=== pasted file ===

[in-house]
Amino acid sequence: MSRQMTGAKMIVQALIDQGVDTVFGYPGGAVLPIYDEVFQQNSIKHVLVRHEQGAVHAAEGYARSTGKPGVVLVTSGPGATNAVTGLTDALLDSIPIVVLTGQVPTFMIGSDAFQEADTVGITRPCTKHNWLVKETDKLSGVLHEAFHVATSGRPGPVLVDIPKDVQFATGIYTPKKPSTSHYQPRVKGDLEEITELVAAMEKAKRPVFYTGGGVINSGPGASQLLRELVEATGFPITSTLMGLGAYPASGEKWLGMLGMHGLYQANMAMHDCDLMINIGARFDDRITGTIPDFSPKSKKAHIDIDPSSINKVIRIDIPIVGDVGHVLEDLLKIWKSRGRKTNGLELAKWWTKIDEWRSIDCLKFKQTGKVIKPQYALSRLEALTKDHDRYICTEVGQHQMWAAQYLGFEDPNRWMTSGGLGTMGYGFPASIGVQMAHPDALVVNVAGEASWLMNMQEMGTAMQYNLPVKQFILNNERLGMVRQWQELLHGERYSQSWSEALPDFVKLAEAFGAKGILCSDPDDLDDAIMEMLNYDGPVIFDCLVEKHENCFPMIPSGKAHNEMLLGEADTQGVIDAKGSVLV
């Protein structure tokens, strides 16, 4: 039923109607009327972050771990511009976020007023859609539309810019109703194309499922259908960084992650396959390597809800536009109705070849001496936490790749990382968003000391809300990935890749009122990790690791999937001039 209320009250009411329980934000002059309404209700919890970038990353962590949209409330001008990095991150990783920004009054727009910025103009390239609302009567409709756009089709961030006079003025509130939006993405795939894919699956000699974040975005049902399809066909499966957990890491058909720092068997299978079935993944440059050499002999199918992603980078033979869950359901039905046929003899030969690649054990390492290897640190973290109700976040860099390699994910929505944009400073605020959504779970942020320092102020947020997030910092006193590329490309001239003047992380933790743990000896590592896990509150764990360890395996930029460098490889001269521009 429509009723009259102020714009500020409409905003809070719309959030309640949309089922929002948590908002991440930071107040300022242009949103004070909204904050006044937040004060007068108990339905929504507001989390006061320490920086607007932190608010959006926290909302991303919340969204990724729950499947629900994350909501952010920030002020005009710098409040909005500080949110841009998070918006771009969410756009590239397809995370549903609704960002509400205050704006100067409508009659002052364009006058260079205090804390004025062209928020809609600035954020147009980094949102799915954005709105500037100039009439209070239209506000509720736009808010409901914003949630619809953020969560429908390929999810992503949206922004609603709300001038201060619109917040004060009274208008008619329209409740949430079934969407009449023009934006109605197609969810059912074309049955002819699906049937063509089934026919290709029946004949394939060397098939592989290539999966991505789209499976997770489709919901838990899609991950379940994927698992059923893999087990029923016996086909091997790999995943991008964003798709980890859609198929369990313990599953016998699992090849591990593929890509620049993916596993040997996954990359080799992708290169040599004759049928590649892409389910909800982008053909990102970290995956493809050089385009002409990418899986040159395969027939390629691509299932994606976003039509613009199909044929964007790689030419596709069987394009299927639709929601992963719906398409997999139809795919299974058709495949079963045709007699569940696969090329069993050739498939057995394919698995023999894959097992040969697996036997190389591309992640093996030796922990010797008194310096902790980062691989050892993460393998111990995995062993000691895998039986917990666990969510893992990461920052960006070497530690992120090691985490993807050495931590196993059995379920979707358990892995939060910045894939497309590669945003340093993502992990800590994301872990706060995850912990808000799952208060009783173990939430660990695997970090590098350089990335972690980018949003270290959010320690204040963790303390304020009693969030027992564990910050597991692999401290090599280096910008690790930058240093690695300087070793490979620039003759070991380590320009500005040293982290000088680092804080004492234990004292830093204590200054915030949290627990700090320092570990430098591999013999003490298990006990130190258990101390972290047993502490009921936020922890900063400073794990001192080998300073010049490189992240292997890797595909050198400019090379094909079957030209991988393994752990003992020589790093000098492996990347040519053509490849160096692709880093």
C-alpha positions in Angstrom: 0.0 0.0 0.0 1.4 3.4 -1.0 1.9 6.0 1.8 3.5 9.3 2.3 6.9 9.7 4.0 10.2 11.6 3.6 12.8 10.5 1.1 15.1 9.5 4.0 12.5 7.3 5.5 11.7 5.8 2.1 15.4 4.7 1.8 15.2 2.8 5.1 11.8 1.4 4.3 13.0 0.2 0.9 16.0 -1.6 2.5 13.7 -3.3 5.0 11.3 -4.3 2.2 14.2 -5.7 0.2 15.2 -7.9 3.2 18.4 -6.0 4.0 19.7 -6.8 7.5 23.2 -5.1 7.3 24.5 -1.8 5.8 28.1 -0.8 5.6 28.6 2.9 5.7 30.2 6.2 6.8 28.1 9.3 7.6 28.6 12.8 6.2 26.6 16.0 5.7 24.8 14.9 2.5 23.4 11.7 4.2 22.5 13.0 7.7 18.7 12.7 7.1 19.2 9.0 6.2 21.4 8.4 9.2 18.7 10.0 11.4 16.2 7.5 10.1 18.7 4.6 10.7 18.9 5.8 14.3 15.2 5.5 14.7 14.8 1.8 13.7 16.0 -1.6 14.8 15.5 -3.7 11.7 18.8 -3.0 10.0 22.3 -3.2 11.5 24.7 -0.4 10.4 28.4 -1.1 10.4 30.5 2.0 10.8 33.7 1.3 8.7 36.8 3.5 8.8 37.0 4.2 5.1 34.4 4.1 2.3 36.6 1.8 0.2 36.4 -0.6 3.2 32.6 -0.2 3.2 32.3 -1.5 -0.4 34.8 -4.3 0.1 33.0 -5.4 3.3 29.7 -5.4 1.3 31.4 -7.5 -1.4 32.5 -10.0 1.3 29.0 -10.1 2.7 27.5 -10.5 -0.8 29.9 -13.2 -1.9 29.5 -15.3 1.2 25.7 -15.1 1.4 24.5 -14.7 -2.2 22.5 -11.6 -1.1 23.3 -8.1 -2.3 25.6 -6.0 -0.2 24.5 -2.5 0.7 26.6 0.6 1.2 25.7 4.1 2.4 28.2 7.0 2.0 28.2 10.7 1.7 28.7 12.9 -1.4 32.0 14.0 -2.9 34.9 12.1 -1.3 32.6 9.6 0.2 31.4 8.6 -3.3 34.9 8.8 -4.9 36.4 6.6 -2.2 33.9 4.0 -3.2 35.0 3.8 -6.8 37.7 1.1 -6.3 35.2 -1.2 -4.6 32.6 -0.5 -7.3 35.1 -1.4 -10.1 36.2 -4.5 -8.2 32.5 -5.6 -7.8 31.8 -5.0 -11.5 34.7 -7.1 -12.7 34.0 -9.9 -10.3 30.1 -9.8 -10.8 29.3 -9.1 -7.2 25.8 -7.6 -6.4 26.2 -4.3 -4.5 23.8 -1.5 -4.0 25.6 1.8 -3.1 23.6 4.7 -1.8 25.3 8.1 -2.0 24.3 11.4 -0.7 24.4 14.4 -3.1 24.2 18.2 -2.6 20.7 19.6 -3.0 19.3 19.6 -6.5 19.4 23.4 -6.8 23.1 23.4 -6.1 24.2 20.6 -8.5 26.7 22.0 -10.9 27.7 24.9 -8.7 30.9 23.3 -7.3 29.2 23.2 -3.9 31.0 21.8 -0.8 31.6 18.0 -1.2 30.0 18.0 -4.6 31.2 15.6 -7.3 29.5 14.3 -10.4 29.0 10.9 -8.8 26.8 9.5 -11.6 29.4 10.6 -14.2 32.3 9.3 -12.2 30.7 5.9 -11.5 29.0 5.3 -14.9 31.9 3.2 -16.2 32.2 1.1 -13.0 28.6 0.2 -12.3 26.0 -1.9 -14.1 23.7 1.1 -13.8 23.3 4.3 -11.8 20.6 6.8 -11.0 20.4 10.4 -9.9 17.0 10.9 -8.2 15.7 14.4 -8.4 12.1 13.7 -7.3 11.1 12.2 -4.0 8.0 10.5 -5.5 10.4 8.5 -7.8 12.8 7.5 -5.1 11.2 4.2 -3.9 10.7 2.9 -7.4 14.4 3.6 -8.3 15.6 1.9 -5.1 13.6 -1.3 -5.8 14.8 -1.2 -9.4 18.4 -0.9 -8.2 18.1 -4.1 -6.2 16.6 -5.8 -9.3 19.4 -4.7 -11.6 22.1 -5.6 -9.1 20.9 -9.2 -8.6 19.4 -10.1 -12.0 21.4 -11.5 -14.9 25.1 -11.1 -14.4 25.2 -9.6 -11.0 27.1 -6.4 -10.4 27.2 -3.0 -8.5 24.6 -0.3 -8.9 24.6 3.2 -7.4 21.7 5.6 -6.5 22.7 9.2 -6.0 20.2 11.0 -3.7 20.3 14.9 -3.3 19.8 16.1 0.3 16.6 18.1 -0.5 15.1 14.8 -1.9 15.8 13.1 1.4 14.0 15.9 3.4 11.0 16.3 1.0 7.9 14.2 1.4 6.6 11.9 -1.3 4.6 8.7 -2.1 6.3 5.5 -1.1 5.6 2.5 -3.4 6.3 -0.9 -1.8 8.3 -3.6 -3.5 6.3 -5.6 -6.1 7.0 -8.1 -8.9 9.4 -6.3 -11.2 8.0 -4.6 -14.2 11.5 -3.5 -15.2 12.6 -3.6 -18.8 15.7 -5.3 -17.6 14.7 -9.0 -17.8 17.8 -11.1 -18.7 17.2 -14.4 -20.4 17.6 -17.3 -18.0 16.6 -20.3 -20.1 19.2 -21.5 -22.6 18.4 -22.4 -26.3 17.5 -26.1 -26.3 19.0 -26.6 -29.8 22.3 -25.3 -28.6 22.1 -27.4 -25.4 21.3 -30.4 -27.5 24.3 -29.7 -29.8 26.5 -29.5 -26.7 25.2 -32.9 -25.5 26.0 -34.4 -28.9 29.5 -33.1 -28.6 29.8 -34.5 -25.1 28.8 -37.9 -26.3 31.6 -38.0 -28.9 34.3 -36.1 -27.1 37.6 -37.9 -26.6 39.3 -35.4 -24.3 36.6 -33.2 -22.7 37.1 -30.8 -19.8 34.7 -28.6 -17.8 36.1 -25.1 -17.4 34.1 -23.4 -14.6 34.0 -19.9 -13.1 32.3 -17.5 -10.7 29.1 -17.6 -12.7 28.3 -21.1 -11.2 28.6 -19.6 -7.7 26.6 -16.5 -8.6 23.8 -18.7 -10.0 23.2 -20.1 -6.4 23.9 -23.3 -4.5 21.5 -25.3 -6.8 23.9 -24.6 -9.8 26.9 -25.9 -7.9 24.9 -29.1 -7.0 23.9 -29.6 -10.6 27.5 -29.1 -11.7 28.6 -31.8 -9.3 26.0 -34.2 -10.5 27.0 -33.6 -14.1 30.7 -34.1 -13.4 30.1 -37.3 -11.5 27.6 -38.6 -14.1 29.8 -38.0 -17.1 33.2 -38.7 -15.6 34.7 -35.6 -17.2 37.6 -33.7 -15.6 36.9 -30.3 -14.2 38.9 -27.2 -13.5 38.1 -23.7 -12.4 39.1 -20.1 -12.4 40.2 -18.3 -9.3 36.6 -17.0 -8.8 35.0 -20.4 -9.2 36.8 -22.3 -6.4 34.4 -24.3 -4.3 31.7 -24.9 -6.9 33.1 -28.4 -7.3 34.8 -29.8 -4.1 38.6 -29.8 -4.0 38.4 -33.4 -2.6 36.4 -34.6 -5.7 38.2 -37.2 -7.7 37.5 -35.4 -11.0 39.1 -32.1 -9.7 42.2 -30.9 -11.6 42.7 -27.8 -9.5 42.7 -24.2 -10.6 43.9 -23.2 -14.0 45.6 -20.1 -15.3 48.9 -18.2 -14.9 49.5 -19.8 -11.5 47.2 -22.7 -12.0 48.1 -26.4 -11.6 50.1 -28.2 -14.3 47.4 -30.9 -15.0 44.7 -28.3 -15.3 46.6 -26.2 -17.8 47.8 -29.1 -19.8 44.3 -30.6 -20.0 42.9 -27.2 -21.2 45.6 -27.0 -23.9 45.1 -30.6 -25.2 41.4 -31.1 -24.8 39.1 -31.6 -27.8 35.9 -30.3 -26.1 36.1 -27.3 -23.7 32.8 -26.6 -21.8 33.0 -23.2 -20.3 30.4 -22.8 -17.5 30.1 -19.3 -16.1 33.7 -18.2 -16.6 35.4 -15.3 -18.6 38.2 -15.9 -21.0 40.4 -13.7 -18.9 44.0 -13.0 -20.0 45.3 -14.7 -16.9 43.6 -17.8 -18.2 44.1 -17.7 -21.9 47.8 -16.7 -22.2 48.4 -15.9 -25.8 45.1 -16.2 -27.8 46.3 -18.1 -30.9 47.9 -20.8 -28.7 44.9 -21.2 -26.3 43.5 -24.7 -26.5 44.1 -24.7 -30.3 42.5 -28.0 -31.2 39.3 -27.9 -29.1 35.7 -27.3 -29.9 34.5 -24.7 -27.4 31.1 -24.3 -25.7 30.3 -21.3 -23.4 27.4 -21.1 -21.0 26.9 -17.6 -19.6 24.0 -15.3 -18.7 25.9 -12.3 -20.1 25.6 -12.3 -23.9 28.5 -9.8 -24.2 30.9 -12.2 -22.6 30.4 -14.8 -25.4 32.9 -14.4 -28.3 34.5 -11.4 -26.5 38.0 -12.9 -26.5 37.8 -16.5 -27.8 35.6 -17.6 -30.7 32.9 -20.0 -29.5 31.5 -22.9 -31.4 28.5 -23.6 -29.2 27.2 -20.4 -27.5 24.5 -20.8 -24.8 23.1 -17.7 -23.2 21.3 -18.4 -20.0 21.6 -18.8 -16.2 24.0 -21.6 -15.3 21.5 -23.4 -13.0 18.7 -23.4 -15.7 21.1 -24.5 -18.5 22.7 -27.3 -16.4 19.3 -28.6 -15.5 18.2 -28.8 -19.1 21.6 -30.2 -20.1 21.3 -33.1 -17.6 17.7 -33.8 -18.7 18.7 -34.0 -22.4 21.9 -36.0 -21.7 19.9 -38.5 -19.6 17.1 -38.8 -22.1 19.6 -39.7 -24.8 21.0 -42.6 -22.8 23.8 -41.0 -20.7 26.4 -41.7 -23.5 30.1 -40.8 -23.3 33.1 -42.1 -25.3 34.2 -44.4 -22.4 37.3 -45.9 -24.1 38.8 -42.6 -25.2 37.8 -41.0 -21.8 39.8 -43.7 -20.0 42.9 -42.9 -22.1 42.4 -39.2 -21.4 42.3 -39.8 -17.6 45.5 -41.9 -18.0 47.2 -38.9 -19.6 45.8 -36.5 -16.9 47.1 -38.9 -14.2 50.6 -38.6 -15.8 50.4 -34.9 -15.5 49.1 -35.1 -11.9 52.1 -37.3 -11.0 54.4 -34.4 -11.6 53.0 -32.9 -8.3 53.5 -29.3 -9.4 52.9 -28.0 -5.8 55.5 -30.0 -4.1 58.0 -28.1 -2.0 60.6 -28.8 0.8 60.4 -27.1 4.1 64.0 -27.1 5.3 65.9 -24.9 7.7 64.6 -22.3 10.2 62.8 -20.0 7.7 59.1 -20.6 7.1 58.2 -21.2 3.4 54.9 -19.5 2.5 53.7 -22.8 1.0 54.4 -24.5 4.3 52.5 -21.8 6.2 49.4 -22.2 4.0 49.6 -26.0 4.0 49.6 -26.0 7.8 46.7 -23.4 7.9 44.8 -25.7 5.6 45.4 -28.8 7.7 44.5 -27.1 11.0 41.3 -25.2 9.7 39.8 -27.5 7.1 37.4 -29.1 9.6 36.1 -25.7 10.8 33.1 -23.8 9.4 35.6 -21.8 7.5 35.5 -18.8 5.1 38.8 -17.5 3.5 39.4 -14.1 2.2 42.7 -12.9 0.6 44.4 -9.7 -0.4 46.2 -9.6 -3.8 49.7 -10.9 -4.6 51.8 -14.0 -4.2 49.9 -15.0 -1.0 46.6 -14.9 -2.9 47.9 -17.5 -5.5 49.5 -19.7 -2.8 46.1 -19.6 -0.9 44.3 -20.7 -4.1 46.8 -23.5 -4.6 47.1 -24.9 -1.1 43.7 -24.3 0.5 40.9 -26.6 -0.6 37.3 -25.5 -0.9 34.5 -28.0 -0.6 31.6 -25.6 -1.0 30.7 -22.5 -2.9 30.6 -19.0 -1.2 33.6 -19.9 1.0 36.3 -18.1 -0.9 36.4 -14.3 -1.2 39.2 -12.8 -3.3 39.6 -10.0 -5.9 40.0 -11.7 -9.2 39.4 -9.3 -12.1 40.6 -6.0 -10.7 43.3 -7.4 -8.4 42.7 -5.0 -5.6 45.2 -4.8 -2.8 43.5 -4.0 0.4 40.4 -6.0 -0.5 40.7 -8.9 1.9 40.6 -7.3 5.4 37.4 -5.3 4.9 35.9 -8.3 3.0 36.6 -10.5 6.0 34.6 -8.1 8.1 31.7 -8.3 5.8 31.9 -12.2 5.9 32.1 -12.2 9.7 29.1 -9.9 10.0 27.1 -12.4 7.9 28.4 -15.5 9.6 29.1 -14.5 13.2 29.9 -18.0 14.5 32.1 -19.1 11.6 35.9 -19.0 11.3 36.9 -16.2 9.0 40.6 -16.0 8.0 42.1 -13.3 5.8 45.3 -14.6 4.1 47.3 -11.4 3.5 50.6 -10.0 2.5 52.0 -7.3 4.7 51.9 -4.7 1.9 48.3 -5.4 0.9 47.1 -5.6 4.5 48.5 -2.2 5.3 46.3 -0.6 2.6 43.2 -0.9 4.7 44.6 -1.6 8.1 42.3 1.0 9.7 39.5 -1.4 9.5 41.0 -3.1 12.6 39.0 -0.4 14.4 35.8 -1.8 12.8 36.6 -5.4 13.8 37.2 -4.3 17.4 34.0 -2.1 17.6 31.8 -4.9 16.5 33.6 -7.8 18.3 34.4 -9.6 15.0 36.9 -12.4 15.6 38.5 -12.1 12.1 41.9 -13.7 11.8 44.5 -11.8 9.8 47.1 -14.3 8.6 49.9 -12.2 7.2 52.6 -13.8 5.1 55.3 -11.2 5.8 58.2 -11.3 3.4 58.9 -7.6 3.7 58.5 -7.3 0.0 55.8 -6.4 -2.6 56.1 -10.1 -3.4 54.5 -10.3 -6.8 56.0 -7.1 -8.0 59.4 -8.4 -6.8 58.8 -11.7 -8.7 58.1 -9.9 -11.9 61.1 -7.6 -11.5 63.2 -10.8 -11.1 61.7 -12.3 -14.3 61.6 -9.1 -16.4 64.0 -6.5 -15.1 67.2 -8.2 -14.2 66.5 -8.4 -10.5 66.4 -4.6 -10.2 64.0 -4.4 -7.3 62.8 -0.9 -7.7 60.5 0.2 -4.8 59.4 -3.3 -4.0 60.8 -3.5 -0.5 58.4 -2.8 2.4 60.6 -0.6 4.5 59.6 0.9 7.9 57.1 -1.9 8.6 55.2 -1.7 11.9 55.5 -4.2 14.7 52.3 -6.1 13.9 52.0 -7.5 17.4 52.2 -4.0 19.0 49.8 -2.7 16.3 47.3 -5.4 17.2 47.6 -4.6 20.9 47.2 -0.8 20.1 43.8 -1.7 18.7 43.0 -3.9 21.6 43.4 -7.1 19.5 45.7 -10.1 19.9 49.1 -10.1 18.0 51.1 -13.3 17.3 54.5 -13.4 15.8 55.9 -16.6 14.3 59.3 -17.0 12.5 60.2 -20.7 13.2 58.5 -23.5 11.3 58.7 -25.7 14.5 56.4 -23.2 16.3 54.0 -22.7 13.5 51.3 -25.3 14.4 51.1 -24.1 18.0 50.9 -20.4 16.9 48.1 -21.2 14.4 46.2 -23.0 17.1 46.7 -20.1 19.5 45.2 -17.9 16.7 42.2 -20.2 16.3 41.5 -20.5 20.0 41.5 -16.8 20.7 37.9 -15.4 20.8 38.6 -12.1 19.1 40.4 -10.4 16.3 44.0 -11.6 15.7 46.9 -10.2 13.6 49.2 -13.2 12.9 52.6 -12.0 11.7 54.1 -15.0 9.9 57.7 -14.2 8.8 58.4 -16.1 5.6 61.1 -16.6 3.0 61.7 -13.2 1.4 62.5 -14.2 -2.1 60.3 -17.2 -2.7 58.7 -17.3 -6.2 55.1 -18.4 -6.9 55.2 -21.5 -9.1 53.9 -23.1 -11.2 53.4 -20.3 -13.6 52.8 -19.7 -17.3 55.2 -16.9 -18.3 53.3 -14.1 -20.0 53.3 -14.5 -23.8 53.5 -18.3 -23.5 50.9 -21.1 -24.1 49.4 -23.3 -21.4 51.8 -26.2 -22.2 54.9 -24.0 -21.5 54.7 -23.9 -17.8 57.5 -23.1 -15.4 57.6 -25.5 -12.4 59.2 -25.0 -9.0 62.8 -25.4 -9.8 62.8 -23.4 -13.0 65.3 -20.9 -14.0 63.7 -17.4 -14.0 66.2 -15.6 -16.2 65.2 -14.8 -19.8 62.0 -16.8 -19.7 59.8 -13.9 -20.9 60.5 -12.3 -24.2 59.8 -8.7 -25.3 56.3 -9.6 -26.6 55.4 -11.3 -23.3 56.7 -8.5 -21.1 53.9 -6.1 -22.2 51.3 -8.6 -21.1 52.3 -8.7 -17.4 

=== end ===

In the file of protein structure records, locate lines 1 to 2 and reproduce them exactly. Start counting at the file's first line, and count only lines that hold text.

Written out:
[in-house]
Amino acid sequence: MSRQMTGAKMIVQALIDQGVDTVFGYPGGAVLPIYDEVFQQNSIKHVLVRHEQGAVHAAEGYARSTGKPGVVLVTSGPGATNAVTGLTDALLDSIPIVVLTGQVPTFMIGSDAFQEADTVGITRPCTKHNWLVKETDKLSGVLHEAFHVATSGRPGPVLVDIPKDVQFATGIYTPKKPSTSHYQPRVKGDLEEITELVAAMEKAKRPVFYTGGGVINSGPGASQLLRELVEATGFPITSTLMGLGAYPASGEKWLGMLGMHGLYQANMAMHDCDLMINIGARFDDRITGTIPDFSPKSKKAHIDIDPSSINKVIRIDIPIVGDVGHVLEDLLKIWKSRGRKTNGLELAKWWTKIDEWRSIDCLKFKQTGKVIKPQYALSRLEALTKDHDRYICTEVGQHQMWAAQYLGFEDPNRWMTSGGLGTMGYGFPASIGVQMAHPDALVVNVAGEASWLMNMQEMGTAMQYNLPVKQFILNNERLGMVRQWQELLHGERYSQSWSEALPDFVKLAEAFGAKGILCSDPDDLDDAIMEMLNYDGPVIFDCLVEKHENCFPMIPSGKAHNEMLLGEADTQGVIDAKGSVLV